Provisions in the compromise defense bill released Dec. 3 would give more federal employees access to a greater range of leave options.

The National Defense Authorization Act for Fiscal Year 2021 corrects last year’s Federal Employee Paid Leave Act so that employees at the Federal Aviation Administration, Department of Veterans Affairs and other agencies are no longer “inadvertently” excluded from the ability to take paid leave for the birth or placement of a new child.

Those corrections do not, however, cover calls for such leave to be expanded for use in caring for themselves or a sick relative.

The bill would also enable most federal employees to carry over 25 percent more of their annual leave from 2020 into 2021, as recognition of their work in service of the public during the COVID-19 pandemic.

Office of Personnel Management policies have already been streamlined to help essential federal employees who cannot take time off to carry over unused leave, but the NDAA provision would also cover those feds that have not been deemed essential.

“As the year winds down, federal employees have been afraid they will lose some of the annual leave they have rightfully earned, so the proposal in the defense policy bill allowing them to carry over more unused leave into 2021 is a welcome development,” said National Treasury Employees Union National President Tony Reardon in a statement.

“Federal employees, like everyone else, have canceled vacations because of this pandemic and this proposal will help them save their earned time off for later use. NTEU will urge Congress and the administration to pass this provision into law before the end of the year.”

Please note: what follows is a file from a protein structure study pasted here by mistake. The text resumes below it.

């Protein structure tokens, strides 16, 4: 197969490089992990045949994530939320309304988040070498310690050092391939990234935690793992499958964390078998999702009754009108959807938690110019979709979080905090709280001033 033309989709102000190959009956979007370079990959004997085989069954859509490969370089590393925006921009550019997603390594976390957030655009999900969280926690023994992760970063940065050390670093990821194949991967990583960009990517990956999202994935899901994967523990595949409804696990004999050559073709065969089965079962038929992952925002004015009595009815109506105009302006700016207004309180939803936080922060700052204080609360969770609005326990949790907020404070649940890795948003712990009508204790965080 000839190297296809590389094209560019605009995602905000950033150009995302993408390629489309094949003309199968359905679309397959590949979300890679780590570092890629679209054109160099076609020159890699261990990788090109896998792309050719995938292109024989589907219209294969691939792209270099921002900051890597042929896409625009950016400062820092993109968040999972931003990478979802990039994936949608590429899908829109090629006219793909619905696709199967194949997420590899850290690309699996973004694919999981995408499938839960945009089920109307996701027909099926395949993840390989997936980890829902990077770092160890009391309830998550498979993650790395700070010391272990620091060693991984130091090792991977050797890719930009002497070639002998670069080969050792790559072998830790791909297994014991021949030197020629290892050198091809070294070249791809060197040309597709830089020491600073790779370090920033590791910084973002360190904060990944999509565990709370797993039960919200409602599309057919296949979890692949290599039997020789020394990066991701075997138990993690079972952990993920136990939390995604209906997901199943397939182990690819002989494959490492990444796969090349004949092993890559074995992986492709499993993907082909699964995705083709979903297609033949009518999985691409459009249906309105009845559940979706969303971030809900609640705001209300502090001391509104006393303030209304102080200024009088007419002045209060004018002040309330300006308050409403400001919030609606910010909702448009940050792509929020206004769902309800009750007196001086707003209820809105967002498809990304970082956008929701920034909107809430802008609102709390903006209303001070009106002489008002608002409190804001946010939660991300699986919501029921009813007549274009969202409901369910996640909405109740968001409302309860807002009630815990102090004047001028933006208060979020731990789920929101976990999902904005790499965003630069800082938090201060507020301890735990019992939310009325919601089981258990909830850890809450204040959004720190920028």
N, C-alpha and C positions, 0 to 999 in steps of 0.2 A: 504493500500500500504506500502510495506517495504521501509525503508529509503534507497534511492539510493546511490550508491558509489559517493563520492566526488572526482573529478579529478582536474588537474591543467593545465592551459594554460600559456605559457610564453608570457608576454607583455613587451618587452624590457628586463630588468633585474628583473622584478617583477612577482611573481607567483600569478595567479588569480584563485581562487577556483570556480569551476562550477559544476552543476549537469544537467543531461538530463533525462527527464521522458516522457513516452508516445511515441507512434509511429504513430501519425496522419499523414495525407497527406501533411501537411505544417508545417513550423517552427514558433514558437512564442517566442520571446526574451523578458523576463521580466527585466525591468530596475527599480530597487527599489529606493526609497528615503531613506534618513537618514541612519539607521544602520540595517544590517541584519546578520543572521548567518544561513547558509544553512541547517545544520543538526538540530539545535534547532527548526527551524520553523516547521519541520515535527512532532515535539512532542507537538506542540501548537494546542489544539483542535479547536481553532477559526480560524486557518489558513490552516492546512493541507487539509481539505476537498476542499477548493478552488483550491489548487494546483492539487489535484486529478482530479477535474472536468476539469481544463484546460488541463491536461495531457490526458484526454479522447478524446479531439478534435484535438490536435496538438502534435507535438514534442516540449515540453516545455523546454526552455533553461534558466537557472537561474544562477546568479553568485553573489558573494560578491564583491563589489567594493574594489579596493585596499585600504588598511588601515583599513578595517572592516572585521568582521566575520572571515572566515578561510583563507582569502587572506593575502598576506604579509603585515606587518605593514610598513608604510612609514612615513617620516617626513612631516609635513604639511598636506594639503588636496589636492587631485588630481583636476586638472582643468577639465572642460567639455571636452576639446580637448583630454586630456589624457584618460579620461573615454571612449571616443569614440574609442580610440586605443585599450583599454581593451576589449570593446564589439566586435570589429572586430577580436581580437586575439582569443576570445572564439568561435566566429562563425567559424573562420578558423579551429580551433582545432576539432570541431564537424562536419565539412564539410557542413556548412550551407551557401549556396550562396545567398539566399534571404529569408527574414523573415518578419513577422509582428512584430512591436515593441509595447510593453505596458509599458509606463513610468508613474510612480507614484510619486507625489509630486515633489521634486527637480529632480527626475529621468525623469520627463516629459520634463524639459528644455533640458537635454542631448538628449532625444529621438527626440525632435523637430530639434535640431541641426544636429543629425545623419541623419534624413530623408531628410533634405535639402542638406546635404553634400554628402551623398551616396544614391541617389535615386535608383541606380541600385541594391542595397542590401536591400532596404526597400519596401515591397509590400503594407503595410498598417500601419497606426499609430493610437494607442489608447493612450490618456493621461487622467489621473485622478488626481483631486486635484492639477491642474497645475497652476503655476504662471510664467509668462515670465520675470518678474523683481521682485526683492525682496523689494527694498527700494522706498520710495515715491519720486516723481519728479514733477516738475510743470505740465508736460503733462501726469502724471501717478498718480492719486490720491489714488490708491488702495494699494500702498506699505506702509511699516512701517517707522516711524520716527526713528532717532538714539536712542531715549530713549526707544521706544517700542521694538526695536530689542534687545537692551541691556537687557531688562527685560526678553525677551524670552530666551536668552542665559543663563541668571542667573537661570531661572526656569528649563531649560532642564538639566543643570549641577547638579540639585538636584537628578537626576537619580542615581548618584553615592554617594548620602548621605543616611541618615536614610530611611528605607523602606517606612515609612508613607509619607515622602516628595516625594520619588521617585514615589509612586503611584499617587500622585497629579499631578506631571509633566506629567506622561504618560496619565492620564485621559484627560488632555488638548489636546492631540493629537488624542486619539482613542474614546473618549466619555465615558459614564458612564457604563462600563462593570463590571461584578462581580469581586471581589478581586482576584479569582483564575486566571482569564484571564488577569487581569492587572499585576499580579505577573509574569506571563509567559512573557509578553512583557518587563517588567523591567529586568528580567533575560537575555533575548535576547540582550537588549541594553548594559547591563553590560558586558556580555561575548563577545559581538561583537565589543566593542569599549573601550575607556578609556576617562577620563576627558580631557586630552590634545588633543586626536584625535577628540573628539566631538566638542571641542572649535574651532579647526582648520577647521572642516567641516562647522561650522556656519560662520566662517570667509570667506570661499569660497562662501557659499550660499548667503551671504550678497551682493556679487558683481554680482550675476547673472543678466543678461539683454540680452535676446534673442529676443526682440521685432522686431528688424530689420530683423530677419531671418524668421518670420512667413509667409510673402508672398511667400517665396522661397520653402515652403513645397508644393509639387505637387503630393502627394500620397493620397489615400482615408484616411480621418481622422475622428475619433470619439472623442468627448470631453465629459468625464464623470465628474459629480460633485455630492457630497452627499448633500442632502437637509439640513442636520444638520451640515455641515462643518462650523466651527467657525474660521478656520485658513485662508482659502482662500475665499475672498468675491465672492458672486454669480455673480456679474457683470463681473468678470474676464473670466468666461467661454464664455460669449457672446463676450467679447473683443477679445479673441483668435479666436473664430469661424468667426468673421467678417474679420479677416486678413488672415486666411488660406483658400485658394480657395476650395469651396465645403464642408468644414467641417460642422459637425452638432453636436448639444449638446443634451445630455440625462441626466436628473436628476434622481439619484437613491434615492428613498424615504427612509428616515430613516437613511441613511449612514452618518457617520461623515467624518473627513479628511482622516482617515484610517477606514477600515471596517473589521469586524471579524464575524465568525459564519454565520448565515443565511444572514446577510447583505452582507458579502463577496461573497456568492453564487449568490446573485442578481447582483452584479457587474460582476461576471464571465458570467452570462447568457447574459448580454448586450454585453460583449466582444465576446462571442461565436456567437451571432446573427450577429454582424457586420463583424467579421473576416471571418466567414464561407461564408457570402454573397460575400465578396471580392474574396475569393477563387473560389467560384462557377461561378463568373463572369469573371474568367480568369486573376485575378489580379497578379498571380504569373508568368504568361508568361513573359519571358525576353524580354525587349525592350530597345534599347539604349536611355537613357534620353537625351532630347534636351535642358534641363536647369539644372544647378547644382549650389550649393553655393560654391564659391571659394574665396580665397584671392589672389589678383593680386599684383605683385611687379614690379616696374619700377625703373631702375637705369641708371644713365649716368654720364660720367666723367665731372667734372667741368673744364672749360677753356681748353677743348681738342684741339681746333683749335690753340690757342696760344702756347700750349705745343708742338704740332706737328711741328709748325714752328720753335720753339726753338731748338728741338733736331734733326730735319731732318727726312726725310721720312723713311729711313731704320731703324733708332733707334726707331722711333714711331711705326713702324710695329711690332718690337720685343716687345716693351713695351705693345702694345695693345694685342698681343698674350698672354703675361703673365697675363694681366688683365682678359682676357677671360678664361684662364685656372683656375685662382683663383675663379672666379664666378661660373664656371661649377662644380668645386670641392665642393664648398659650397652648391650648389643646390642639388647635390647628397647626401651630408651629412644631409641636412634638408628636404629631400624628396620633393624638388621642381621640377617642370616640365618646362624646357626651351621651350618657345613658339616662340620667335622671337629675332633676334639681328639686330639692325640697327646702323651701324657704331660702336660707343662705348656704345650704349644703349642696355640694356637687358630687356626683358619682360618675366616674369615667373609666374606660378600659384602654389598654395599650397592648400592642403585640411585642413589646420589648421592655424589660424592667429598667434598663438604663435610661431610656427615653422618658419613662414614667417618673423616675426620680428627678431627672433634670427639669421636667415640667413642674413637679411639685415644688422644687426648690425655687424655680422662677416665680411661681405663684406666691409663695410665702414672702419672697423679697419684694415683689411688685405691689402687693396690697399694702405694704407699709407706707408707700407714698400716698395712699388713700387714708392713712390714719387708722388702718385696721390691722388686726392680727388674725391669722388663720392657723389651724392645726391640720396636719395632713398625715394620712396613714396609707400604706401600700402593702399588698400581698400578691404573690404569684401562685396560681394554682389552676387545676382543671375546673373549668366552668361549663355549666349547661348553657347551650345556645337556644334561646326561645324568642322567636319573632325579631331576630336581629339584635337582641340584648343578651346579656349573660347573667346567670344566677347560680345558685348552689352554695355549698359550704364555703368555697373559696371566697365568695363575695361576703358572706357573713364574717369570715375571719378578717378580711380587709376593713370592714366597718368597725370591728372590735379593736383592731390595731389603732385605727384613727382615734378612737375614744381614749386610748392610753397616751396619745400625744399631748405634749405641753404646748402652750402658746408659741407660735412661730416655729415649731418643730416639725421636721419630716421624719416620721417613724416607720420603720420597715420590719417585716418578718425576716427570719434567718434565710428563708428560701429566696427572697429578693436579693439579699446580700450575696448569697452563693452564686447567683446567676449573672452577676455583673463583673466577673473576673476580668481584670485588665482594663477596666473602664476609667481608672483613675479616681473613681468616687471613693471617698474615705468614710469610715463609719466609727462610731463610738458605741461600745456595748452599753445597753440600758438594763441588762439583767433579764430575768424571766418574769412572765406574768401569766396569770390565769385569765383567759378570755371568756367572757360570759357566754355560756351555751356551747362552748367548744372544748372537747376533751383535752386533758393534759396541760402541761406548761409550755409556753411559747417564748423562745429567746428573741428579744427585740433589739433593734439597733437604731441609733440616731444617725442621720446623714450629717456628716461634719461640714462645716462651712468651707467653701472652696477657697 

On top of the leave improvements for civilian feds, the bill includes provisions to improve equal employment protections and protect feds at select agencies.

The 2021 NDAA includes the text of the Elijah E. Cummings Federal Employee Antidiscrimination Act, which was introduced in January 2019 and requires agencies to separate their Equal Employment Opportunity Programs from their HR and General Counsel offices. Agencies would also be required to publish notice of any EEOC appellate findings of discrimination or prohibited personnel practices; require EEOC to refer such findings to the Office of Special Counsel; and prohibit supervising officials from enacting nondisclosure policies that would prohibit exposing legal violations, mismanagement, dangers to public health or any other whistleblower activity.

Meanwhile, the secretary of defense would be prohibited from reducing the size of the civilian workforce at the DoD without a full impact assessment of that reduction.

And employees who developed health problems resulting from their service in Cuba or China would receive benefits under the NDAA.

President Donald Trump has threatened to veto the 2021 NDAA unless Congress includes provisions to repeal liability protections for online content providers and they remove provisions to rename military bases named after Confederate figures.

Jessie Bur covers federal IT and management.

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